By Hannah Hoag of Nature magazine

An unusual 'help wanted' advertisement arrived in the inboxes of Canadian scientists last week. The e-mail asked the research community to provide new homes for an impressive archive of ice cores representing 40 years of research by government scientists in the Canadian Arctic.

The note was sent out by Christian Zdanowicz, a glaciologist at the Geological Survey of Canada (GSC) in Ottawa. He said that the collection faced destruction owing to budget cuts at Natural Resources Canada (NRCan), the government department that runs the survey, and a "radical downsizing" of the Ice Core Research Laboratory. The e-mail pressed scientists at universities and other institutions to take in the ice cores before they were left to melt.

But David Scott, director of the GSC's northern Canada division, challenges the assertion. He says that GSC management did not approve the letter, and it contains a number of factual errors. "There is no shutdown of the ice-core facility being contemplated. We're not actively dispersing the collection," he says. "Nothing that meets the criterion of having scientific value would be destroyed."

Mixed messages

Zdanowicz told Nature that he circulated the note after the glaciology group was told by management that the lab had a limited future, and researchers should find ways to transfer the material. The flurry of responses to the letter from scientists might have led GSC management to reconsider, he adds.

Scott says that the GSC has never considered closing the facility or dispersing the ice cores. He adds that although the building currently housing NRCan's clean cold facility is to be closed and sold, the agency plans to relocate all its on-going programs to other NRCan facilities.

But another scientist in the glaciology group, who asked not to be named because he was speaking without permission from management, agrees with Zdanowicz. He says that roughly three months ago, the group was told that they would no longer be working on ice cores. The fate of the cores seems to change from one day to the next, he says.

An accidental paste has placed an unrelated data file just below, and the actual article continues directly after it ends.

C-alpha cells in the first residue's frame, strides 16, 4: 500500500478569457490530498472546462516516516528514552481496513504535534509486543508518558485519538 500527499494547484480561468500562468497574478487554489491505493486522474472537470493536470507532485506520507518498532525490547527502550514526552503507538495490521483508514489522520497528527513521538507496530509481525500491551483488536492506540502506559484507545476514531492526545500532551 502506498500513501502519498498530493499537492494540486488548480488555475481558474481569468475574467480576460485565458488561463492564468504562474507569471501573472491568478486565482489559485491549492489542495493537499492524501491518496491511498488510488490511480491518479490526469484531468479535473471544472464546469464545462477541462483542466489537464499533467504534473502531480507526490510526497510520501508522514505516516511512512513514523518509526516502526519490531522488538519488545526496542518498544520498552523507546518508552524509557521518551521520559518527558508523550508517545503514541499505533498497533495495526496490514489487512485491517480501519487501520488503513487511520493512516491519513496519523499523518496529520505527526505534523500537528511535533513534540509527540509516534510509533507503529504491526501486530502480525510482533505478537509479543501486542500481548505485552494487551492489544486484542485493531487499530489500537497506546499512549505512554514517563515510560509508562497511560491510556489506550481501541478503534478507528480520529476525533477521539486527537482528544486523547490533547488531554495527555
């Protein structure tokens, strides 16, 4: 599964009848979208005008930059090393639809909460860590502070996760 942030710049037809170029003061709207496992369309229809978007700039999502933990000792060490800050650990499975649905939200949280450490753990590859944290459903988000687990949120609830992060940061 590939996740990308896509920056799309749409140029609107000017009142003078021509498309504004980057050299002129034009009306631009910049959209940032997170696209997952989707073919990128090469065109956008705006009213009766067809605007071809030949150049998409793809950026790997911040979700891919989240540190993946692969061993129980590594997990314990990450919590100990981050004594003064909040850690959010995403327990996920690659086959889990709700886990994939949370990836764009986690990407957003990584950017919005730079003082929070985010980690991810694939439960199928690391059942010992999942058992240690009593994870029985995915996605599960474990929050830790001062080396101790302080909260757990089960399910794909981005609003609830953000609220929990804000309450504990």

The glaciology group is scheduled to meet with GSC management to discuss the issue on Thursday afternoon.

The GSC has shifted its scientific focus to stay in line with government strategy. Scott says that the agency's cryosphere research will centre on permafrost in built environments and the growth and contraction of glaciers over time. The extraction of deep ice cores is "no longer a priority for us at the moment", he notes.

The ice-core confusion comes shortly after an announcement that Environment Canada, the country's environment agency, is to cut back its ozone science and monitoring program (see 'Canadian ozone network faces axe').

Cold collection

The collection of ice-cores was drilled from ice caps and ice fields throughout the Canadian Arctic. It comprises more than 1,000 meters of ice cylinders documenting thousands of years of climate history. Most of the cores contain ice dating back to the end of the last glaciation, about 12,000 years ago, but some may contain ice up to 80,000 years old. The longest of the cores, extracted from the Agassiz ice cap on Ellesmere Island, is longer than 330 meters.

Cores are important sources of data on past climate change, because they can contain dust, gas bubbles and chemical isotopes that give clues as to atmospheric and temperature conditions when the ice was laid down. The resolution of the information is often sharper than that in other proxies, such as ocean sediments.

The Canadian samples "are from unique locations -- and there are no other ice cores from those areas", says Mark Twickler, director of the science management office of the US National Ice Core Laboratory in Denver, Colorado. "Each one is like a weather station and can give us a lot of valuable information about the climate in the past."

"It would cost hundreds of thousands of dollars to replace them at some point in the future," says Martin Sharp, an arctic researcher at the University of Alberta in Edmonton. "This is a hugely expensive business and throwing stuff away that is perfectly usable is really not a great idea."

Stunned by the prospect of losing the cores -- and the expertise of the glaciology group -- the international ice-core community has rallied. "That group has done virtually all the research on ice cores that has been done in the Canadian Arctic. It's a key team to complement the work the rest of us do," says Eric Steig, a glaciologist at the University of Washington in Seattle.

Ice-core experts say that there is no other facility in Canada that could store the entire collection, although in principle the US National Ice Core Laboratory could house the cores.

"I think people in the United States would make sure that the ice is safe," says Karl Kreutz, a paleoclimatologist at the University of Maine in Orono. "The Canadians have been a very collaborative group. I think we would step up to help them out if it came to that."

This article is reproduced with permission from the magazine Nature. The article was first published on September 15, 2011.